The problem is, Hulu, at the moment, owns very little. It cannot afford to bid top dollar against the major broadcasters and networks for prime content. Not, indeed, can its largely advertising driven model support the kind of revenues Netflix can achieve.
The rights 'layer' is a highly complex and often ignored part of the video value chain, but this is where the key to the valuations of the next generation of content will lie.
In the UK, SeeSaw was on the verge of being closed down before it was acquired by Beebo buyers Criterion as a distress play. SeeSaw suffered from a similar problem.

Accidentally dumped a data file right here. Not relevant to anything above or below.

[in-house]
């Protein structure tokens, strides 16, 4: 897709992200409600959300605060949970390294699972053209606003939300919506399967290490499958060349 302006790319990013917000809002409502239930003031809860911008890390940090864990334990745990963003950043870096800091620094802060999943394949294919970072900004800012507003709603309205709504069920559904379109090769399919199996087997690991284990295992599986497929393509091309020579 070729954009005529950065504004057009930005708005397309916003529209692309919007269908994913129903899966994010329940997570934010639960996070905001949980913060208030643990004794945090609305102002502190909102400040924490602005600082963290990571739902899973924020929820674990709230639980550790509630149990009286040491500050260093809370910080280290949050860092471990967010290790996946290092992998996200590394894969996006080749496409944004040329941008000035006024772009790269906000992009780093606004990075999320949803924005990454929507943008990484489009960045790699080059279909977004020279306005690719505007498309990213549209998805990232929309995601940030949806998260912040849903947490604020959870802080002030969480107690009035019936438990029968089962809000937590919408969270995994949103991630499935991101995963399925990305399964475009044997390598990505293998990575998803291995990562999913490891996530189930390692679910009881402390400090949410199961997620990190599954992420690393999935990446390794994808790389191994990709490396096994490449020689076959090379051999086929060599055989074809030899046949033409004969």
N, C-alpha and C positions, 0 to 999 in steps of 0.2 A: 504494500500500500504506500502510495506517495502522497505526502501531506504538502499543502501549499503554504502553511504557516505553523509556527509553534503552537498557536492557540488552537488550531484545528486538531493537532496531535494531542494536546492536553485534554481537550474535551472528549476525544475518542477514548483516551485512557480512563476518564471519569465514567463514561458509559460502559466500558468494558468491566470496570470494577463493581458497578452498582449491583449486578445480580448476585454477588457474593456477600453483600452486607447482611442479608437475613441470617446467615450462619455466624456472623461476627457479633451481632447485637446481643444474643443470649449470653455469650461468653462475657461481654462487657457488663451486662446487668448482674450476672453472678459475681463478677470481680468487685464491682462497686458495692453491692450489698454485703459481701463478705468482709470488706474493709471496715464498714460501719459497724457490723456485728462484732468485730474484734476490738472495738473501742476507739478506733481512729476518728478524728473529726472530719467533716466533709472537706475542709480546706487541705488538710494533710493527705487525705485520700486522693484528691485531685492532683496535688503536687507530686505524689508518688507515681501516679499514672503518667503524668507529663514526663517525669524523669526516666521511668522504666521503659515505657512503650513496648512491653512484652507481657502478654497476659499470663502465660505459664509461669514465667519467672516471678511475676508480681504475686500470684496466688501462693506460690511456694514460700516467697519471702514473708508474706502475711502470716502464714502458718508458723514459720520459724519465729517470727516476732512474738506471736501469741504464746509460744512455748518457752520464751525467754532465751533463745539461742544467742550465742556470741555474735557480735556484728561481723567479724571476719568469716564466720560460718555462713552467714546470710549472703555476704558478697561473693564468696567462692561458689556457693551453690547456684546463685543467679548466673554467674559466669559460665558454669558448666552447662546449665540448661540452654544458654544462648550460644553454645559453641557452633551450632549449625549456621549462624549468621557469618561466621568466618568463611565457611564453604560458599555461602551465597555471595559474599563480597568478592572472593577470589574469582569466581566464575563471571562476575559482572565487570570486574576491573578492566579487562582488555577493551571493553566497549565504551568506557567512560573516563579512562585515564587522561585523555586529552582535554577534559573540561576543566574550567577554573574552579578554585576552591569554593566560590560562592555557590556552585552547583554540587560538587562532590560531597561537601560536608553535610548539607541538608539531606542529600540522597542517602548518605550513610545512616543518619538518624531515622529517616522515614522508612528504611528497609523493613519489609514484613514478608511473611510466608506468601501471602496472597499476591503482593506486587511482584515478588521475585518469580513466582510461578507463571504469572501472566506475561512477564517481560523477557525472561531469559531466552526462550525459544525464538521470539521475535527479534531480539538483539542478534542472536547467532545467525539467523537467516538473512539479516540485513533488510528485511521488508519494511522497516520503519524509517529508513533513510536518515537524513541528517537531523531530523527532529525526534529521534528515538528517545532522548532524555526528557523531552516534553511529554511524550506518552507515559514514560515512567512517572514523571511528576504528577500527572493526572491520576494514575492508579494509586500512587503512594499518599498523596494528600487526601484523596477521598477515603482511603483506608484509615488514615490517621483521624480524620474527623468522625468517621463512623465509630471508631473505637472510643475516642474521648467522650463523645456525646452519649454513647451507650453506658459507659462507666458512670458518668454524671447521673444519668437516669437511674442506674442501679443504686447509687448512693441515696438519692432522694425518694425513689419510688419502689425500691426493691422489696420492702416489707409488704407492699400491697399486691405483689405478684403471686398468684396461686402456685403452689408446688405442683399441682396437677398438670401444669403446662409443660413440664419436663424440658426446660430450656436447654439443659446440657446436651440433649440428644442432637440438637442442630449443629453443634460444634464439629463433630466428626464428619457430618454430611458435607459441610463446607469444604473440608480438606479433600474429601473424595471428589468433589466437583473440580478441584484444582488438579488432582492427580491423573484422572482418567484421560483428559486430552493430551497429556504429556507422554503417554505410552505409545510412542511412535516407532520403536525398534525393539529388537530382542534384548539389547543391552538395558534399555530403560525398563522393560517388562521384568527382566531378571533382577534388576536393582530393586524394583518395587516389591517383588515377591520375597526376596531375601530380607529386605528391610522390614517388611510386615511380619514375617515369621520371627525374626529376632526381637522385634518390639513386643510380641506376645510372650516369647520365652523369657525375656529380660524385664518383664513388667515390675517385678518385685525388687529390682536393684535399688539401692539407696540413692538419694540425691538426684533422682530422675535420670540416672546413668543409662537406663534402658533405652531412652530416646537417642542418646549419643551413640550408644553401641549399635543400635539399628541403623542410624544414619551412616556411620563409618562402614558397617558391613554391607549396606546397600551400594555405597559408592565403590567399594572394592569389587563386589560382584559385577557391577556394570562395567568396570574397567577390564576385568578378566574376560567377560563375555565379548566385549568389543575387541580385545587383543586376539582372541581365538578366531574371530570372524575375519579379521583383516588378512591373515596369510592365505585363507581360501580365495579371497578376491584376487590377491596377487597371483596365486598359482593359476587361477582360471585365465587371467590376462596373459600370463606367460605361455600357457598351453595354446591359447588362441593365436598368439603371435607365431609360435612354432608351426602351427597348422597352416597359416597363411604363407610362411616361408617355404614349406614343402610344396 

The key formula for these companies is simple:
(Ad revenue + Subs rev + Vod rev) - (Cost of customer acquisition + Cost of rights + Distribution costs)
But within this are highly complex deals, often involving residual payments to artists, musicians and producers.
So, determining the value of Hulu against, say Comcast or even Sky (which is currently in play, of course), is next to impossible, since its rights situation will vary almost by the minute.
That leaves it as a brand with an audience, fulfilling one reasonably narrow task - the delivery of aggregated video to a portal and very susceptible to its ability to continue acquiring rights windows that work for its audiences as broadcaster look increasingly to promote their own 'tv everywhere' strategies.